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Response to Alarming Recommendations by Miami-Dade County Grand Jury
On July 25, 2011, the Miami-Dade grand jury released several sweeping recommendations in a detailed report on the Nubia Barahona case. The murder of 10-year-old Nubia, apparently at the hands of her adoptive parents earlier this year in Florida, was a heinous crime for which the perpetrators should be severely punished, if convicted. Her death was all the more tragic because, as the grand jury report makes clear, if governmental officials had properly followed existing procedures, it likely could have been prevented.
While it is right to conduct a thorough review in the aftermath of tragic events in an effort to prevent similar tragedies, it is also important not to overreact. Unfortunately, the grand jury report overreacts in its recommendations to amend Florida’s homeschool laws because of Nubia’s adoptive parents’ claim that they were homeschooling her for the seven months leading up to her death.
The grand jury recommends that the law be amended to require every notice of intent for a home education program to “be forwarded to DCF to determine if any reports have been made to the DCF Hotline.” The grand jury went on to recommend that if parents had ever been the subject of a Department of Children and Families (DCF) investigation, they were to be immediately subject to a new investigation by DCF and required to submit to a period of monitoring, even if the previous investigation completely cleared them.
These overreaching recommendations are of great concern to Home School Legal Defense Association, the local homeschool community in Florida, and the wider homeschool movement around the country. The recommendations are stunning because they assume that the lawful decision of parents to teach their children at home must be examined by DCF every single time. Even more concerning, is the grand jury’s declaration that if parents had been falsely reported up to seven years ago and completely exonerated, they would be subject to an investigation and undetermined period of monitoring by DCF.
While the purpose of such an investigation is “to make sure motives are pure and covert child abuse is not the true goal,” these recommendations go well beyond the realm of reason and what is warranted by this terrible situation. They would result in parents who choose a valid and legal educational option in Florida being treated as suspected criminals. Additionally, these recommendations would not have prevented the events in this case. While Nubia was a public school student, her adoptive parents had been investigated multiple times by the DCF for serious allegations of abuse and neglect. These investigations occurred while they were foster parents, during the adoption of the children, and afterward. In fact, they pulled the children out of the public school in the middle of yet another DCF investigation.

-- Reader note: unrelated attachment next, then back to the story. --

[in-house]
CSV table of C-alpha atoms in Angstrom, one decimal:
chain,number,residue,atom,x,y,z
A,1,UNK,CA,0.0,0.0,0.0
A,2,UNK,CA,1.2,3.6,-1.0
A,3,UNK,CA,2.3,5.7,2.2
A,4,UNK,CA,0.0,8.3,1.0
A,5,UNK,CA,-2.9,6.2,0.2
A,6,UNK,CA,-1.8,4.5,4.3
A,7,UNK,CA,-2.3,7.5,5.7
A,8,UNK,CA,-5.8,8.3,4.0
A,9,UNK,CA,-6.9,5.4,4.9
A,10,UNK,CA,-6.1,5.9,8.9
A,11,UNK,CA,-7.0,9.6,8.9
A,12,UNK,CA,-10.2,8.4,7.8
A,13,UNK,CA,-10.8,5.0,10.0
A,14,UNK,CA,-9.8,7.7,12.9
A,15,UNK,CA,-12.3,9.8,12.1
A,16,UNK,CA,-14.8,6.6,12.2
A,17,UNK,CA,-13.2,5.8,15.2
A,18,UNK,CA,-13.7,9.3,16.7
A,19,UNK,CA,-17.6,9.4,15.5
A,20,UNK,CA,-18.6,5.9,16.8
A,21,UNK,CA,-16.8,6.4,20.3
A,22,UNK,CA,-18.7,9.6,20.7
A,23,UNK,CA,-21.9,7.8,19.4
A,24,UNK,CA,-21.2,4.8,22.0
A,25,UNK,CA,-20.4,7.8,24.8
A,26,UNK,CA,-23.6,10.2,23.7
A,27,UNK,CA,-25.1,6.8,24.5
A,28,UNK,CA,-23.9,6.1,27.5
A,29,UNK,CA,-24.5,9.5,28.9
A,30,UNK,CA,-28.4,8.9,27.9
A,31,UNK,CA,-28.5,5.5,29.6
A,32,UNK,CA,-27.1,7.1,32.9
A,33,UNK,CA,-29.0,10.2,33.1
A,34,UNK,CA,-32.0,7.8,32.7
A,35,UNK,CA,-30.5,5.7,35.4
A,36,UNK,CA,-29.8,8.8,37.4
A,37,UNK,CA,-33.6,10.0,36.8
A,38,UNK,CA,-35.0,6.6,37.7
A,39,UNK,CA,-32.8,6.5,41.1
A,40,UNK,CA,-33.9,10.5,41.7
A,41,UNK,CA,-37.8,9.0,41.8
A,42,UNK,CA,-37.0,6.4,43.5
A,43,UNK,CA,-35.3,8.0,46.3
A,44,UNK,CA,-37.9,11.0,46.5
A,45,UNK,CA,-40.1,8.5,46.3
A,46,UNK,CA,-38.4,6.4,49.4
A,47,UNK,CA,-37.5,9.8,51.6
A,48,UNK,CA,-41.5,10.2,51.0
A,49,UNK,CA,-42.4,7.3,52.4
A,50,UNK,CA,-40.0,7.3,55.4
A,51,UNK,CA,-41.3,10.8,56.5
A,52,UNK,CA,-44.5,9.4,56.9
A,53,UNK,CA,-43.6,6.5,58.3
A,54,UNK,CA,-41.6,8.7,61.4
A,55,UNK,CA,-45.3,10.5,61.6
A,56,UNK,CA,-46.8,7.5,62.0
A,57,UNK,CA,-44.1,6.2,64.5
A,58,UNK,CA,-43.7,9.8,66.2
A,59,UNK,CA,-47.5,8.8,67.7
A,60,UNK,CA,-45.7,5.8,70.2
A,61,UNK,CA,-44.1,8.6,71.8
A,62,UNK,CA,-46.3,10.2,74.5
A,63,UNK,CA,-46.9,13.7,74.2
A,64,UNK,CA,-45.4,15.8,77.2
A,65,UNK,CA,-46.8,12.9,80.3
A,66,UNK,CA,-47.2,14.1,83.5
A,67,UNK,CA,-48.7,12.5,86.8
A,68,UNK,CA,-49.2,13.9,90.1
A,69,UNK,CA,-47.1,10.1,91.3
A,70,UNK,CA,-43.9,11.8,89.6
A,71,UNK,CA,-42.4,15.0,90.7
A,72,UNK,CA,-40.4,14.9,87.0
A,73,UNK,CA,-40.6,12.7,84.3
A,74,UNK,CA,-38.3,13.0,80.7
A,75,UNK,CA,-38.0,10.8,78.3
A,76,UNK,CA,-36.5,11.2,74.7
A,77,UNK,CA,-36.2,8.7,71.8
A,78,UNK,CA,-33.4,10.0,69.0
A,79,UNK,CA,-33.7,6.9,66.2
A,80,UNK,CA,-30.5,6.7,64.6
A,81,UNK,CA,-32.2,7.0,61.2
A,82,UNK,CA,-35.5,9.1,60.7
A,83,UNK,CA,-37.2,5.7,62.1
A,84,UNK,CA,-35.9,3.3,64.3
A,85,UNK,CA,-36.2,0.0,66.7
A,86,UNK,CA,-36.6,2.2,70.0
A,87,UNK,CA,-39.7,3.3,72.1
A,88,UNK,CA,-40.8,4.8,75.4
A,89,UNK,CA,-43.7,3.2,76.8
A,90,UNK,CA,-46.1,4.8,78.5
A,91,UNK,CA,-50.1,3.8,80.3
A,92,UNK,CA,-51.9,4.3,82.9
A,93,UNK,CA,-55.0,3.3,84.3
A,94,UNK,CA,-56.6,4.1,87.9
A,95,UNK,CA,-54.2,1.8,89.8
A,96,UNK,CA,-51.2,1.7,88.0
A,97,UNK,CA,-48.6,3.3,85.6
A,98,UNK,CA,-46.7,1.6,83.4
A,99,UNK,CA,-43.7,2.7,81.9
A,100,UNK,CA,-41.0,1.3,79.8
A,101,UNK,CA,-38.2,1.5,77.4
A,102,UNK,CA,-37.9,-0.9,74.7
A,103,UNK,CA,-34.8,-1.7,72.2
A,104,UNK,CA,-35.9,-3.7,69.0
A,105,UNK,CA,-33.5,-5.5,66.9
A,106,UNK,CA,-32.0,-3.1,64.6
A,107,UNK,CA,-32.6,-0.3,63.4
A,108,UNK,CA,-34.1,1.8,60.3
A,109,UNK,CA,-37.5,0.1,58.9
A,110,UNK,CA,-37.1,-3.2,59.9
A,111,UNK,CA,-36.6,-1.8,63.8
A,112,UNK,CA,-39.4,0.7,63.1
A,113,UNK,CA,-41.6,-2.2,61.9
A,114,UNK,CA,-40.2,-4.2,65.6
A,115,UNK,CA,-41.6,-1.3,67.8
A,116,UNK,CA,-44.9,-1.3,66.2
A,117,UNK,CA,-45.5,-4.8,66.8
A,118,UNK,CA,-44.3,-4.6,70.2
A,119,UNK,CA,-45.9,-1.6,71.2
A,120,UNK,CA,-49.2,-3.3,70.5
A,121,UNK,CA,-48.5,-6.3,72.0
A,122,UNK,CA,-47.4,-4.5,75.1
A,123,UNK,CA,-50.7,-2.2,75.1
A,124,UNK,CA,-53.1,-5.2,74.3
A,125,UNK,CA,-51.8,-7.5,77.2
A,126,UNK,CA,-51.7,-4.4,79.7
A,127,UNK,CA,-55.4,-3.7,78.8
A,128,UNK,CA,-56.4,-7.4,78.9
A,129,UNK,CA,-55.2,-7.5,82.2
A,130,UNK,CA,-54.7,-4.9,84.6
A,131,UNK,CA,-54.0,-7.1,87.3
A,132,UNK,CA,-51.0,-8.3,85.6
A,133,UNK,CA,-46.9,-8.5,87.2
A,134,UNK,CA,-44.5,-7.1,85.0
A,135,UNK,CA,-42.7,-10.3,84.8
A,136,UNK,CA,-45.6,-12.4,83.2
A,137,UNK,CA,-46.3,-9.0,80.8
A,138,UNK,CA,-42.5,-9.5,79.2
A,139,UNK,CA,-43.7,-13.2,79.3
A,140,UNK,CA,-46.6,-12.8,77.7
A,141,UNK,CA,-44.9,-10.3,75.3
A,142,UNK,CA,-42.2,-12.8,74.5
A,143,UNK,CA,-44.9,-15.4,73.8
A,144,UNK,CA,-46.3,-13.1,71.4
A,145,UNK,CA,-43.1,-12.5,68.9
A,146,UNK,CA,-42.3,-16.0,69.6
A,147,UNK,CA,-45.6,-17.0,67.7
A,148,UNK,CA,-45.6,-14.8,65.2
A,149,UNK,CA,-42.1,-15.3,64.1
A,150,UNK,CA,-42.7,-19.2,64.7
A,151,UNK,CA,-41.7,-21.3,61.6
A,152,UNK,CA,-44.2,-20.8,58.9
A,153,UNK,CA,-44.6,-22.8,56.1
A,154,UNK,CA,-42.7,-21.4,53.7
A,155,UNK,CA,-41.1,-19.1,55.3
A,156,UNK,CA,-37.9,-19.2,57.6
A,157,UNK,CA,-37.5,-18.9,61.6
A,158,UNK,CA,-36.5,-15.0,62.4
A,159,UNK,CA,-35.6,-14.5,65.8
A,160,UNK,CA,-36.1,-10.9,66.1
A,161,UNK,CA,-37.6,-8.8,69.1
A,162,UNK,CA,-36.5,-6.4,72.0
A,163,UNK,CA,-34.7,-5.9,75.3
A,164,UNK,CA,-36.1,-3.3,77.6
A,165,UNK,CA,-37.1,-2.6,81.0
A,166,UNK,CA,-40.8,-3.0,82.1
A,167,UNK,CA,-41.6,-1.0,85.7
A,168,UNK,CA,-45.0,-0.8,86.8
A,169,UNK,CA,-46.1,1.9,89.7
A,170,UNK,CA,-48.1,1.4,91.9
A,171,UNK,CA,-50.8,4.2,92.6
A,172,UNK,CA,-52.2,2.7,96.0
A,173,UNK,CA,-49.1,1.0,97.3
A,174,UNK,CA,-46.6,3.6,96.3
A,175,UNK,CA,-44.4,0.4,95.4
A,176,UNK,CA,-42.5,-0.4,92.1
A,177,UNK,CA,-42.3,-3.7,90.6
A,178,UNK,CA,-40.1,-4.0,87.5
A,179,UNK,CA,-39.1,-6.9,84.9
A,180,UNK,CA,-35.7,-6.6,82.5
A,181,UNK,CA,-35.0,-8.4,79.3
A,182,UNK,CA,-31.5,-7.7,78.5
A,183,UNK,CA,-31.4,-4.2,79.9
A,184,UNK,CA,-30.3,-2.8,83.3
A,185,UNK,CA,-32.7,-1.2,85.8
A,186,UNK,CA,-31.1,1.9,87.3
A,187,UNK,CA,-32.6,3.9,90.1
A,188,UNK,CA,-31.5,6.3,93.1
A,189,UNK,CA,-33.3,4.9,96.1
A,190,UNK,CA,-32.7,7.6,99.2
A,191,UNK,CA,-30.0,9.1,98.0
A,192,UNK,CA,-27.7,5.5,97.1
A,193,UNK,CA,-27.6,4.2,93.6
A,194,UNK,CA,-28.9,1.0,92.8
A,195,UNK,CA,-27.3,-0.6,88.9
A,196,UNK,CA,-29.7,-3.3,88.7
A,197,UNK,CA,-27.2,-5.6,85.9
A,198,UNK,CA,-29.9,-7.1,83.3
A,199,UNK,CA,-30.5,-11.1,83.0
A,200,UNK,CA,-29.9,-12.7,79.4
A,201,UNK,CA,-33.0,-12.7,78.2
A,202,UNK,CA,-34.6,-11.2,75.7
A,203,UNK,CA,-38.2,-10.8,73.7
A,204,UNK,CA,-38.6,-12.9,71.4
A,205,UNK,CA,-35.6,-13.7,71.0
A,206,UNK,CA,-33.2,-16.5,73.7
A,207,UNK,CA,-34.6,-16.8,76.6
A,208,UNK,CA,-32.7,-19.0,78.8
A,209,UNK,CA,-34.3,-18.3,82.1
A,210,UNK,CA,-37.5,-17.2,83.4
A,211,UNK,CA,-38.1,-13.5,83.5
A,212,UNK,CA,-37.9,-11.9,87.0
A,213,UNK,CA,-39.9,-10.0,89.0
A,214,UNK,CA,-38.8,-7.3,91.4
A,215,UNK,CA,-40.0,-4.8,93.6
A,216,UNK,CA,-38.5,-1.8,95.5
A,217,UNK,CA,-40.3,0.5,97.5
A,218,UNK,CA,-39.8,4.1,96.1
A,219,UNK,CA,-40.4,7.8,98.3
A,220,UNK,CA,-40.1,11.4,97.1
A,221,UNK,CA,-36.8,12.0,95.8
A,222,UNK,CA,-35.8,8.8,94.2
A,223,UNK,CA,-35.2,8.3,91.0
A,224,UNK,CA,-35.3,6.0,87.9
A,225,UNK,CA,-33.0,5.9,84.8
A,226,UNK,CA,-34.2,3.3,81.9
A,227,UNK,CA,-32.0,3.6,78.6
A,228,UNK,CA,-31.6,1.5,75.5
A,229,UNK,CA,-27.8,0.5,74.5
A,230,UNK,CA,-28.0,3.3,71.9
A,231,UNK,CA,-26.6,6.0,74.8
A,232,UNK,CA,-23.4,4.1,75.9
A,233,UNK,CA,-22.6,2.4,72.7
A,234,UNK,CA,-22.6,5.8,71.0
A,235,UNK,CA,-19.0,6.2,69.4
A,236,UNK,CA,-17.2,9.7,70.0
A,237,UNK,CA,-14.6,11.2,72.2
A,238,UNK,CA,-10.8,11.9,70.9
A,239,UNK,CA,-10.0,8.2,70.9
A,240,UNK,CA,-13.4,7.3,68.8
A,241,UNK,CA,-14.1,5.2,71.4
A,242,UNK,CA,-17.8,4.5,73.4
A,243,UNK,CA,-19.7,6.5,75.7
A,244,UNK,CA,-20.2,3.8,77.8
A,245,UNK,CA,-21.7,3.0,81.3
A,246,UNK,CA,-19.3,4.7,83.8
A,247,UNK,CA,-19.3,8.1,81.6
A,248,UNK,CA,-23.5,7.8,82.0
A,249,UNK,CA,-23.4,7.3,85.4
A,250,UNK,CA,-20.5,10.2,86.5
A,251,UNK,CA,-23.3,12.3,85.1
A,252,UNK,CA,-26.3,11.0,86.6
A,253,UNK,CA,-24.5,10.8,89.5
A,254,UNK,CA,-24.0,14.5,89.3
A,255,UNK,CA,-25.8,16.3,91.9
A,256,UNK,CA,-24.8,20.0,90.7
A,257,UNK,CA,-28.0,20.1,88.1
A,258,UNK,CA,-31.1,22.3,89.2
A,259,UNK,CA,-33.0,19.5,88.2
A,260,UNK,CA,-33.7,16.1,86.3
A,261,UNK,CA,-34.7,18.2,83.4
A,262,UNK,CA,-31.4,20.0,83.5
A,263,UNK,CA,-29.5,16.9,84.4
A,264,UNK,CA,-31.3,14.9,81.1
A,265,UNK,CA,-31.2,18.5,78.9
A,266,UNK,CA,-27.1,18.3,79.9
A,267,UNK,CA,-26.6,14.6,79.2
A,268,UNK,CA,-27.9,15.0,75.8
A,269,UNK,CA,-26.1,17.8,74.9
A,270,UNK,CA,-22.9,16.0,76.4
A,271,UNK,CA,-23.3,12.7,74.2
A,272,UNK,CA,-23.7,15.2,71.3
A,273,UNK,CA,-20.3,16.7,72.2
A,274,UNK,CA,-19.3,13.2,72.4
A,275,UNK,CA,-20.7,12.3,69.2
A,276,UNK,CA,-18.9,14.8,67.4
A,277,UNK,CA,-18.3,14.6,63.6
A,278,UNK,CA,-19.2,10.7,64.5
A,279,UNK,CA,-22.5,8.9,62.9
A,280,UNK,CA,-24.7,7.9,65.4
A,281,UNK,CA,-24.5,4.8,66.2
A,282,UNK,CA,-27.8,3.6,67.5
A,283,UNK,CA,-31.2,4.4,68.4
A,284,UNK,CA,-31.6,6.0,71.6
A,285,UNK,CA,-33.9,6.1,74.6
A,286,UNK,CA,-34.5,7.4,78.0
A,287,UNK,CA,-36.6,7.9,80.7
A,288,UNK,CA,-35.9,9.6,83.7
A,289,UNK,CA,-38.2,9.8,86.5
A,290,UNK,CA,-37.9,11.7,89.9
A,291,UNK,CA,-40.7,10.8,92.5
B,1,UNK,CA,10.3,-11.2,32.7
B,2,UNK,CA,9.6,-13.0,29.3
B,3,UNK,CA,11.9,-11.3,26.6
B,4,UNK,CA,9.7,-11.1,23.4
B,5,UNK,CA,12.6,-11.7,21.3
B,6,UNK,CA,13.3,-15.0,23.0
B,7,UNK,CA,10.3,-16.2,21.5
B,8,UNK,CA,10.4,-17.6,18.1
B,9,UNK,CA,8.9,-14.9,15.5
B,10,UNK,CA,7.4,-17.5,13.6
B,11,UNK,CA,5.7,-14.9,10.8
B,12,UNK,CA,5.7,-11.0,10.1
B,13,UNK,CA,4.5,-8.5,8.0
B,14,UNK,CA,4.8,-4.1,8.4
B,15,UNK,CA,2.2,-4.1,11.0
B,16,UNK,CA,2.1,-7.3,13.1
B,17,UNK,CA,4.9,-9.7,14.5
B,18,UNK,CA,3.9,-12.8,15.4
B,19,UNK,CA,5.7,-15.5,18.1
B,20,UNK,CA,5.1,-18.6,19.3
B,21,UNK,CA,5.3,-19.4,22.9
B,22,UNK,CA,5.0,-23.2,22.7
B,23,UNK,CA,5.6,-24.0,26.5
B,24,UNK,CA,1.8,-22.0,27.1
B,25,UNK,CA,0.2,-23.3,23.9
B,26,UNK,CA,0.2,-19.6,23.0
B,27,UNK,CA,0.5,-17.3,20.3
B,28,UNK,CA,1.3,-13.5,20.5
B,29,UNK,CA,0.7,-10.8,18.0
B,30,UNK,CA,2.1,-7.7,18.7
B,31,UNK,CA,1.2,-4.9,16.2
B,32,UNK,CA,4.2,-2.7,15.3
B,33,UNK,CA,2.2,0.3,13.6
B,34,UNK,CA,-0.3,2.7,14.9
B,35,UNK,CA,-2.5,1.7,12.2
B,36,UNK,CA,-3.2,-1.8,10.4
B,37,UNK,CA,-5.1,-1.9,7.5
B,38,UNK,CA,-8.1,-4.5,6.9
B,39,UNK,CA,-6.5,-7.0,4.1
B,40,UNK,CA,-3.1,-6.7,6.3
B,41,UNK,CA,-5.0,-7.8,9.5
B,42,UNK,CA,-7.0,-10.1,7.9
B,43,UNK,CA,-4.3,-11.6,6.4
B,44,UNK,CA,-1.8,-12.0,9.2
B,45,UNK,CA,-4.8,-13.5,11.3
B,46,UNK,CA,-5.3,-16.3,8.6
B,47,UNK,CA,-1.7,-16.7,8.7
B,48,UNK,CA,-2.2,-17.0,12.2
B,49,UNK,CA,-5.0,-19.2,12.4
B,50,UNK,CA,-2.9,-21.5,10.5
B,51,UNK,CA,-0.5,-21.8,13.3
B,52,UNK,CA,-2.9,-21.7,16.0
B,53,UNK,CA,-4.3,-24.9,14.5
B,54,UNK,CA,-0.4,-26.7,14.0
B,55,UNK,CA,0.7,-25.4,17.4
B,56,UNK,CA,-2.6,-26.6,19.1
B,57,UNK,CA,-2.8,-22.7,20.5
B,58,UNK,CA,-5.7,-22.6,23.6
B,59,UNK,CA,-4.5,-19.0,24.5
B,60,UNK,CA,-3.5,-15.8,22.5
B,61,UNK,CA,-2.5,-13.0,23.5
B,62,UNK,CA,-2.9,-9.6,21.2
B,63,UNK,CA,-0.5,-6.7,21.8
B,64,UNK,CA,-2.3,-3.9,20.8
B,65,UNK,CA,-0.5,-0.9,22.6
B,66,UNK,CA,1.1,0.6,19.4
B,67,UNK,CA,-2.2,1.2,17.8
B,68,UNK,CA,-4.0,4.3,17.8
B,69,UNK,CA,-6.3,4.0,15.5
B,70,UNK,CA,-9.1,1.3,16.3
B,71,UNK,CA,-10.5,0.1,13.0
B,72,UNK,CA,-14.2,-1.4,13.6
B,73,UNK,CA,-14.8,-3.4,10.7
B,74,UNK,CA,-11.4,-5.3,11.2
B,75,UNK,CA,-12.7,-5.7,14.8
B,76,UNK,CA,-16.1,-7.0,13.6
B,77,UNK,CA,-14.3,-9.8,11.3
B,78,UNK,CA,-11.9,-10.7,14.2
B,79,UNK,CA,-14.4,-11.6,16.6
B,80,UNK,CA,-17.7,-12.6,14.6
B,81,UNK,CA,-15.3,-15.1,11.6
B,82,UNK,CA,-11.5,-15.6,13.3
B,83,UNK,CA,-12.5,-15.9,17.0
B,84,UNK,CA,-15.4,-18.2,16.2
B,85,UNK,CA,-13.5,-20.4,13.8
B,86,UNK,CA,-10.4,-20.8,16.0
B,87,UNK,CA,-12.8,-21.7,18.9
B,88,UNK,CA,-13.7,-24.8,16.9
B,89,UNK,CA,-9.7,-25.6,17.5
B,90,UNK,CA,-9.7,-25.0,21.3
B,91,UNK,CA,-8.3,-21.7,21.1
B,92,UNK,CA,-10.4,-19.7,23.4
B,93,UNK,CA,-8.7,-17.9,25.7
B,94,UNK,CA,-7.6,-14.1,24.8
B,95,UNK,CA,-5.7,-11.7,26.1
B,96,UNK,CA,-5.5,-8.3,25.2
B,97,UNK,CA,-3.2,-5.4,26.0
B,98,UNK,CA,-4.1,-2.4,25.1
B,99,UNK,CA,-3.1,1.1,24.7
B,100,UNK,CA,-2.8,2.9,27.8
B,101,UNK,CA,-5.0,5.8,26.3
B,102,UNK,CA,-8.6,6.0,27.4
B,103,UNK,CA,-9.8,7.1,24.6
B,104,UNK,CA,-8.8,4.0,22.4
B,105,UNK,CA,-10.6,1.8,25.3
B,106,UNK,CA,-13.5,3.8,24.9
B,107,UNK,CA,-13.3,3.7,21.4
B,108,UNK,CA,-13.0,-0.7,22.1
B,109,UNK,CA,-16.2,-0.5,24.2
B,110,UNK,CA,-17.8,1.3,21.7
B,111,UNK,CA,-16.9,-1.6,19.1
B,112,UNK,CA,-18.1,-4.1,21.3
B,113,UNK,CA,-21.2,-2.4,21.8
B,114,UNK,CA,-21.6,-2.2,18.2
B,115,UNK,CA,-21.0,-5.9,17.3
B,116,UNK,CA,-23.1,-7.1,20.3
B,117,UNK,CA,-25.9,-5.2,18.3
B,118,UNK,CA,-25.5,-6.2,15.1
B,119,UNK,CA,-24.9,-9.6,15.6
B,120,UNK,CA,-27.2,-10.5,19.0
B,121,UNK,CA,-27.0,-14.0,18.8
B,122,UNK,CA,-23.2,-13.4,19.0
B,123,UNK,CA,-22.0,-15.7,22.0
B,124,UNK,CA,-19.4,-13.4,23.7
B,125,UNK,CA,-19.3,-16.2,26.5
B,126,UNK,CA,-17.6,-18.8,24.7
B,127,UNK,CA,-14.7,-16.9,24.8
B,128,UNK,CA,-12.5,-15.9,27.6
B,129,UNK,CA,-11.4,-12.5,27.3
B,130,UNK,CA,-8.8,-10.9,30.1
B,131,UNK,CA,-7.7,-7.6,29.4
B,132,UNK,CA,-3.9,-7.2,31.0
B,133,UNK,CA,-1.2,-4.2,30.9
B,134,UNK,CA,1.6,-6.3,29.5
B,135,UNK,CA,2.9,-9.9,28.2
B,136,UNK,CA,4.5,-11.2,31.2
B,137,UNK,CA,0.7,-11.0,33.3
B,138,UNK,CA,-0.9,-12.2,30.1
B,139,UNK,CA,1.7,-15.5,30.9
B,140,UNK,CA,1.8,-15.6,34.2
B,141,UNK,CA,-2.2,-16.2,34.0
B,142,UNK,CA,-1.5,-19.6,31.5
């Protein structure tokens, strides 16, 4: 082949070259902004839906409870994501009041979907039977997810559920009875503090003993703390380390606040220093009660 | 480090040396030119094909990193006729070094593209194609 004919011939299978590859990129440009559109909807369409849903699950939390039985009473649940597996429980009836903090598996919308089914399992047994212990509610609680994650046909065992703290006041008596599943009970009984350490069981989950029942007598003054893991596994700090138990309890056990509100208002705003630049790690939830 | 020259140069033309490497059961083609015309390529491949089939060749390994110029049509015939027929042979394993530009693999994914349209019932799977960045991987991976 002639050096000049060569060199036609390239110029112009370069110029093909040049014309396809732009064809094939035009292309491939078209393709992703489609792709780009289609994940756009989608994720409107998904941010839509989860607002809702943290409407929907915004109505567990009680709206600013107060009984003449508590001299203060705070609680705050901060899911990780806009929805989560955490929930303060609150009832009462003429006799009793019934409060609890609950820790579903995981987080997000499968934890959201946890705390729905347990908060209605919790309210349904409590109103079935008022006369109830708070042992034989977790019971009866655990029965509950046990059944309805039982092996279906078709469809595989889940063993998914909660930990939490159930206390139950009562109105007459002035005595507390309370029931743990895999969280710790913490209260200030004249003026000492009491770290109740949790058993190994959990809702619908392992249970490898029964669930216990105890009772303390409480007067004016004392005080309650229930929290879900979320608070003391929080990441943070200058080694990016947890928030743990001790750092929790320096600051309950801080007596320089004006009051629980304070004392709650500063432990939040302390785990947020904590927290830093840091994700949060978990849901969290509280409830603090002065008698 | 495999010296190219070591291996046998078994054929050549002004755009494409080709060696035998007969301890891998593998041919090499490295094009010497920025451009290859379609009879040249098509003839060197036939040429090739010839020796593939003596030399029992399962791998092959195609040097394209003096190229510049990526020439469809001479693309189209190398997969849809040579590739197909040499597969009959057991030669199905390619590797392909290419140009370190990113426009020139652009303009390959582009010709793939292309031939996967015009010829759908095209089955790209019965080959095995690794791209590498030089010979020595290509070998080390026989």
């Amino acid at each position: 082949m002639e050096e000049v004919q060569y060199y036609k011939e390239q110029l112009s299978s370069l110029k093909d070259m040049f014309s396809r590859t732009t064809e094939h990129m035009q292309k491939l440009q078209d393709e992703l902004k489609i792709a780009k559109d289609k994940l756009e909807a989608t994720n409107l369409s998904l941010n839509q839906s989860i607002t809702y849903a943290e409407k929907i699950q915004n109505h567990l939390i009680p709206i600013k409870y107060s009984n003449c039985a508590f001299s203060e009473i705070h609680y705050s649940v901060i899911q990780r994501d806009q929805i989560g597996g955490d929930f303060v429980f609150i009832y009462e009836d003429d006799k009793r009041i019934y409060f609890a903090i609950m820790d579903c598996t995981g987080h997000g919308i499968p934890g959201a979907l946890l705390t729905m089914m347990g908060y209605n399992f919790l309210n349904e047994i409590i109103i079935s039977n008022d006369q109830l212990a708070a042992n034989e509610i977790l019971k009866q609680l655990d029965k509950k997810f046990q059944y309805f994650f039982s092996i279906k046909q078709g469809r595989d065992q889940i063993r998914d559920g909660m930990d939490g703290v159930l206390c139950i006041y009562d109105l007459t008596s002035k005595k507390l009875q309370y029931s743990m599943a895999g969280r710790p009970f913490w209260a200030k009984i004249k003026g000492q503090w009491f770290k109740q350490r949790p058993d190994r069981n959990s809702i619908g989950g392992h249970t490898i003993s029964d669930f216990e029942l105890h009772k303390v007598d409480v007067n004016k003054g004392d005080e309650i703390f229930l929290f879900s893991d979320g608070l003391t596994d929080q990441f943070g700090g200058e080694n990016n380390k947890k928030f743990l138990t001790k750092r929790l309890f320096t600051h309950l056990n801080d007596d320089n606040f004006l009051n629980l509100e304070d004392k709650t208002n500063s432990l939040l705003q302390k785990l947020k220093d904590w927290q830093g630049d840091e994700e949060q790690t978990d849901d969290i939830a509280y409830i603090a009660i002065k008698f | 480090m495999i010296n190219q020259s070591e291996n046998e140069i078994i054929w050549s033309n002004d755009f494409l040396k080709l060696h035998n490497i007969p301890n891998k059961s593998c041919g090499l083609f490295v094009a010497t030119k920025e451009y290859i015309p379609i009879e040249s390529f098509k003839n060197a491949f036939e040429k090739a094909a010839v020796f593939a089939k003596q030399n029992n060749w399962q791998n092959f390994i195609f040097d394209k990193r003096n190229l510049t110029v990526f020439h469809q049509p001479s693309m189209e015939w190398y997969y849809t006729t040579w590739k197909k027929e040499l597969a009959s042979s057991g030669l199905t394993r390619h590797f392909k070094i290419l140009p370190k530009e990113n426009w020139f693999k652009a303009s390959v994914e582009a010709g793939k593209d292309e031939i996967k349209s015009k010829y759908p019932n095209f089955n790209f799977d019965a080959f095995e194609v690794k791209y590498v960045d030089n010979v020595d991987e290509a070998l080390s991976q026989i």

While many serious concerns about Nubia’s adoptive family were reported time and time again, state officials failed to properly follow up on them, resulting in the death of a young girl. The solution to this tragedy is not to treat everyone who chooses home education with suspicion or to investigate and supervise every family who had ever been the subject of an earlier report to DCF. The recommendation is not practical, is not legal, and would likely be held unconstitutional as well.
According to Florida DCF statistics, in 2009 there were 204,202 reports of child abuse or neglect. Of those referrals, 153,733 were actually investigated. Over 50,000 of the reports made in 2009 were determined to not involve any type of abuse and neglect.
Of the 153,733 reports that were actually investigated, 123,486 were determined to be “unsubstantiated.” In other words, in over 80% of all reports investigated in Florida, there was “not sufficient evidence under State law to conclude or suspect that the child was maltreated or at-risk of being maltreated.” According to the recommendations by the Miami-Dade grand jury, innocent families like these would be subjected to another investigation if they ever decided to homeschool their children.
While these recommendations carry no legal authority and can only be acted upon by the Florida legislature, HSLDA is closely following this situation and will immediately notify our members and friends should the legislature decide to act on the recommendations. Until then, know that HSLDA is determined to vigorously fight for the right of parents, presumed innocent by the law, to teach their children at home.
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